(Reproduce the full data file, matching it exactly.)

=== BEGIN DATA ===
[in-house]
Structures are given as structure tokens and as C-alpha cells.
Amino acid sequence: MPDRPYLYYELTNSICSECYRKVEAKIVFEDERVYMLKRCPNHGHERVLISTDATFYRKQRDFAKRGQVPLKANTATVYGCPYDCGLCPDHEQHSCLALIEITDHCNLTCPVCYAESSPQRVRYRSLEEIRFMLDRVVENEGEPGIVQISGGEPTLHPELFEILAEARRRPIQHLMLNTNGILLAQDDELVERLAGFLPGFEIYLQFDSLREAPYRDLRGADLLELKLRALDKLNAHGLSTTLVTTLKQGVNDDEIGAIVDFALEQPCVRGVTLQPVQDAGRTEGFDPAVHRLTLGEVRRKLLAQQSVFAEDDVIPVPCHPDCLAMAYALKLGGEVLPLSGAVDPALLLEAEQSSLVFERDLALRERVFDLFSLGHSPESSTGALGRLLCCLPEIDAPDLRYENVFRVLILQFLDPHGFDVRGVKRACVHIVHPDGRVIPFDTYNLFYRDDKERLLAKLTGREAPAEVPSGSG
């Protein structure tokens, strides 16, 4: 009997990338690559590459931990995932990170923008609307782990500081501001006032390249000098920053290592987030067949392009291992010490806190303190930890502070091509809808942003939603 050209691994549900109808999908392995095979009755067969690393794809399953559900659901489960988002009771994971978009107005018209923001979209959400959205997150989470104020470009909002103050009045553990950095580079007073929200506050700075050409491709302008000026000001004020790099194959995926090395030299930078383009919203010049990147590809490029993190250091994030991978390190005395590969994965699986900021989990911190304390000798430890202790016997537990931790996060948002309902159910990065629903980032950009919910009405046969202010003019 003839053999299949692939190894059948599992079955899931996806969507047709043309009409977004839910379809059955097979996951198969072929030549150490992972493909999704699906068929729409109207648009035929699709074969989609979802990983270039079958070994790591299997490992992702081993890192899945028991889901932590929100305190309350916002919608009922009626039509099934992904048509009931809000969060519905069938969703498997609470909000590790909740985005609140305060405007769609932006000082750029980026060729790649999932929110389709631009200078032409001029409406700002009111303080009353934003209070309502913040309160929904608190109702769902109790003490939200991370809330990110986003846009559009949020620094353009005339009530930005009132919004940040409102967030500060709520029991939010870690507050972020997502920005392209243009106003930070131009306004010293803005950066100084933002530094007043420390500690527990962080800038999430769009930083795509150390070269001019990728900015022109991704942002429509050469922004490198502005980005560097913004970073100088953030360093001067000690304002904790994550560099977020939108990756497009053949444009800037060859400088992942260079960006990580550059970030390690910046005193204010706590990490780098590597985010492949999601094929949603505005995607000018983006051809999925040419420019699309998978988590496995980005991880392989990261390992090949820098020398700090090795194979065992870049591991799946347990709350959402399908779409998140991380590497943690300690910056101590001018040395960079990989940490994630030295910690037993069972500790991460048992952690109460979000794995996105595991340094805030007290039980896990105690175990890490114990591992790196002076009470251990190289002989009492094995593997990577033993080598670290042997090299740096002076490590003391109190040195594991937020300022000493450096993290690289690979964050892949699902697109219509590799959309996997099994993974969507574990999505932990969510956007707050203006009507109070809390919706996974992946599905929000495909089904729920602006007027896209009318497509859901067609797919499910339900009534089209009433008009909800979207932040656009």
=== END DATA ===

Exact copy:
[in-house]
Structures are given as structure tokens and as C-alpha cells.
Amino acid sequence: MPDRPYLYYELTNSICSECYRKVEAKIVFEDERVYMLKRCPNHGHERVLISTDATFYRKQRDFAKRGQVPLKANTATVYGCPYDCGLCPDHEQHSCLALIEITDHCNLTCPVCYAESSPQRVRYRSLEEIRFMLDRVVENEGEPGIVQISGGEPTLHPELFEILAEARRRPIQHLMLNTNGILLAQDDELVERLAGFLPGFEIYLQFDSLREAPYRDLRGADLLELKLRALDKLNAHGLSTTLVTTLKQGVNDDEIGAIVDFALEQPCVRGVTLQPVQDAGRTEGFDPAVHRLTLGEVRRKLLAQQSVFAEDDVIPVPCHPDCLAMAYALKLGGEVLPLSGAVDPALLLEAEQSSLVFERDLALRERVFDLFSLGHSPESSTGALGRLLCCLPEIDAPDLRYENVFRVLILQFLDPHGFDVRGVKRACVHIVHPDGRVIPFDTYNLFYRDDKERLLAKLTGREAPAEVPSGSG
């Protein structure tokens, strides 16, 4: 009997990338690559590459931990995932990170923008609307782990500081501001006032390249000098920053290592987030067949392009291992010490806190303190930890502070091509809808942003939603 050209691994549900109808999908392995095979009755067969690393794809399953559900659901489960988002009771994971978009107005018209923001979209959400959205997150989470104020470009909002103050009045553990950095580079007073929200506050700075050409491709302008000026000001004020790099194959995926090395030299930078383009919203010049990147590809490029993190250091994030991978390190005395590969994965699986900021989990911190304390000798430890202790016997537990931790996060948002309902159910990065629903980032950009919910009405046969202010003019 003839053999299949692939190894059948599992079955899931996806969507047709043309009409977004839910379809059955097979996951198969072929030549150490992972493909999704699906068929729409109207648009035929699709074969989609979802990983270039079958070994790591299997490992992702081993890192899945028991889901932590929100305190309350916002919608009922009626039509099934992904048509009931809000969060519905069938969703498997609470909000590790909740985005609140305060405007769609932006000082750029980026060729790649999932929110389709631009200078032409001029409406700002009111303080009353934003209070309502913040309160929904608190109702769902109790003490939200991370809330990110986003846009559009949020620094353009005339009530930005009132919004940040409102967030500060709520029991939010870690507050972020997502920005392209243009106003930070131009306004010293803005950066100084933002530094007043420390500690527990962080800038999430769009930083795509150390070269001019990728900015022109991704942002429509050469922004490198502005980005560097913004970073100088953030360093001067000690304002904790994550560099977020939108990756497009053949444009800037060859400088992942260079960006990580550059970030390690910046005193204010706590990490780098590597985010492949999601094929949603505005995607000018983006051809999925040419420019699309998978988590496995980005991880392989990261390992090949820098020398700090090795194979065992870049591991799946347990709350959402399908779409998140991380590497943690300690910056101590001018040395960079990989940490994630030295910690037993069972500790991460048992952690109460979000794995996105595991340094805030007290039980896990105690175990890490114990591992790196002076009470251990190289002989009492094995593997990577033993080598670290042997090299740096002076490590003391109190040195594991937020300022000493450096993290690289690979964050892949699902697109219509590799959309996997099994993974969507574990999505932990969510956007707050203006009507109070809390919706996974992946599905929000495909089904729920602006007027896209009318497509859901067609797919499910339900009534089209009433008009909800979207932040656009």